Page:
The year 2019 is coming to an end, and I’d like to summarize what happened in the past months and give an overview of the Wolfram Language Plugin (WLP) usage statistics. When I talked to users of the WLP, I realized that there has been quite some confusion about the licensing of the Wolfram Language Plugin. Let’s recap quickly why the situation was so confusion to many people. In the first months of 2019, Jetbrains published the first version of the Jetbrains Marketplace which allows 3rd-party developers like myself to license their plugins to users with paid and free subscriptions. Bringing the WLP to the Marketplace was a necessary step, and I have written in detail why the MLP as an open-source community project failed in this post.
However, when the Marketplace went online, many features were still work-in-progress, and the framework that manages licenses was only available on Ultimate products (IDEA Ultimate, PyCharm Professional, etc). Therefore, right from the beginning, all users of Ultimate IDEs needed to have a valid license for the WLP to use it.
For all the free Jetbrains Community products, license management was still under development which meant I could either turn the support for Community products off entirely or leave everything freely accessible for the time being. I chose the latter option and users of Jetbrains Community products could get the Wolfram Language Plugin and all updates in an “extended trial period” as long as Jetbrains needed to bring license-checks to these IDEs.
Shortly before the 24th of December, Jetbrains made a Christmas gift to all its 3rd-party plugin developers by finally implementing support for Marketplace licensing on Community products. That means that starting now, everyone who wants to use the Wolfram Language Plugin will need to get a license. I have given all details about which paid and free license-options exist in the documentation.
Although there was no requirement to have a license until now, some users still chose to support the plugin development directly by subscribing to one of the licensing options. Basically right after the Marketplace went online, the WLP had a steady stream of people interested in getting a license for it. Here is a plot which shows the accumulated number of licenses from when the Marketplace was available:
As you can see, there was a bit of a dry spell during September and a big bump during November. I guess the increase of licenses in November can be attributed to Stephen Wolfram mentioning the plugin during his keynote talk at the Wolfram Technology Conference earlier in October.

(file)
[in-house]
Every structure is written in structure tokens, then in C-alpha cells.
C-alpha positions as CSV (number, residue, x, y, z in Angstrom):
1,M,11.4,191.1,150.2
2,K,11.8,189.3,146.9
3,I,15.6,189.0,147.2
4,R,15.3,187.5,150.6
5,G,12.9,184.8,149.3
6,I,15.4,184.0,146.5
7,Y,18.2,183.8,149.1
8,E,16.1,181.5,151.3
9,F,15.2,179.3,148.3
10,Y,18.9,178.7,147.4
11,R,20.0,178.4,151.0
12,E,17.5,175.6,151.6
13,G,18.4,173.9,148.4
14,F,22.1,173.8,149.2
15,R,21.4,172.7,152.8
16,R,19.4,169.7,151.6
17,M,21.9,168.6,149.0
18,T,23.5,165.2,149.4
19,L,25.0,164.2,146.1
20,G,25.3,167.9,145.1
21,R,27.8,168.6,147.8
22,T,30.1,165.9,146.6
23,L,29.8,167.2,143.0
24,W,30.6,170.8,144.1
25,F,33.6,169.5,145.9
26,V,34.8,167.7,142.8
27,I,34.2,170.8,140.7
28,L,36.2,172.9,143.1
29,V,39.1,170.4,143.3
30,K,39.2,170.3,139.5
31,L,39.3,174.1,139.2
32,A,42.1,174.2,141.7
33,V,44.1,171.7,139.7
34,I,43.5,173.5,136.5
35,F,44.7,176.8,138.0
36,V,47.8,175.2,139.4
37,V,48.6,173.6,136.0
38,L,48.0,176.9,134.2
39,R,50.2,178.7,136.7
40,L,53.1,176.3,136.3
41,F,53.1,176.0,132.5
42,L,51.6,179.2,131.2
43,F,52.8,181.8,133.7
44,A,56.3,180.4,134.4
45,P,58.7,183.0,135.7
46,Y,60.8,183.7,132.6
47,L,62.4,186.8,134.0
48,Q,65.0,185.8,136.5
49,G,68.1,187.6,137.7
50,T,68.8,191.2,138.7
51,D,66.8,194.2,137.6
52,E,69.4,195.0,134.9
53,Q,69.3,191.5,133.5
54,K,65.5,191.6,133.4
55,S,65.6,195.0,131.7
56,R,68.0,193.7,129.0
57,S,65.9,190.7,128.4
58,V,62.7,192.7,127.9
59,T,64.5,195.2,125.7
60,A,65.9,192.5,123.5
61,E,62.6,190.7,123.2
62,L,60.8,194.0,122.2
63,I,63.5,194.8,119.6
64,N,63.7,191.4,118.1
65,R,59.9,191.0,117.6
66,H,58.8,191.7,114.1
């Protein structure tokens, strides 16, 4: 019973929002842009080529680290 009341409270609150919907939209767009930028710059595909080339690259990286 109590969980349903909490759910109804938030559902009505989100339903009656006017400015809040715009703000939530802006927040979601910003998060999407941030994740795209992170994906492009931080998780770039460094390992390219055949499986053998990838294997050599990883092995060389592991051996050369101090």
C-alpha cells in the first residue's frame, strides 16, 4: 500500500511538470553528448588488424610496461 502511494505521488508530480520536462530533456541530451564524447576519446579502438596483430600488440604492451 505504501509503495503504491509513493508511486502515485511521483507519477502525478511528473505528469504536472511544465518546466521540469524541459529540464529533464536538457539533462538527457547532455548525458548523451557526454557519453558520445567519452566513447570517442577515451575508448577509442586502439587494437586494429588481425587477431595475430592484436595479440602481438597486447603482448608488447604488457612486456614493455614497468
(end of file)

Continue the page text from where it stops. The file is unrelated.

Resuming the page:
What I was also interested in is where the plugin users that have a license come from. Therefore, I created a location map that shows where the licensees are located and colorized countries depending on the number of licenses:
As you can see, most of them are from the US which was to be expected with Wolfram Research having their headquarters there. Very surprising to me and absolutely awesome is that there are Wolfram Language Plugin users in Isreal. Overall, there are currently 51 users with an official paid or free license, and it might be interesting to see how this relates to the downloads of the Wolfram Language Plugin.
Below you find the exact statistics for unique downloads of the plugin version 2019.3 which came out on 2nd of December 2019. Here, unique means that downloading the plugin several times is only counted once.
As expected there is a big bump right after publishing the version when all existing users update their WLP. After that, it usually slowly decreases to a constant number of downloads from new people that want to test the WLP. The accumulated download statistics for WLP 2019.3 looks like this:
Overall, we have about 750 downloads for version 2019.3 in 28 days with a median of 27 downloads per day. For such a niche product that targets mostly Mathematica package developers, I guess this is not too bad.
So what’s the plan for 2020? We have some issues that require attention and while most of them are non-critical, there are interesting points for improving the MLP. The documentation on the website, however, is still in a rudimentary state, and I will make it my New Year’s resolution to improve it. See you all in the next decade, and I hope everyone of you has a nice New Year’s Eve.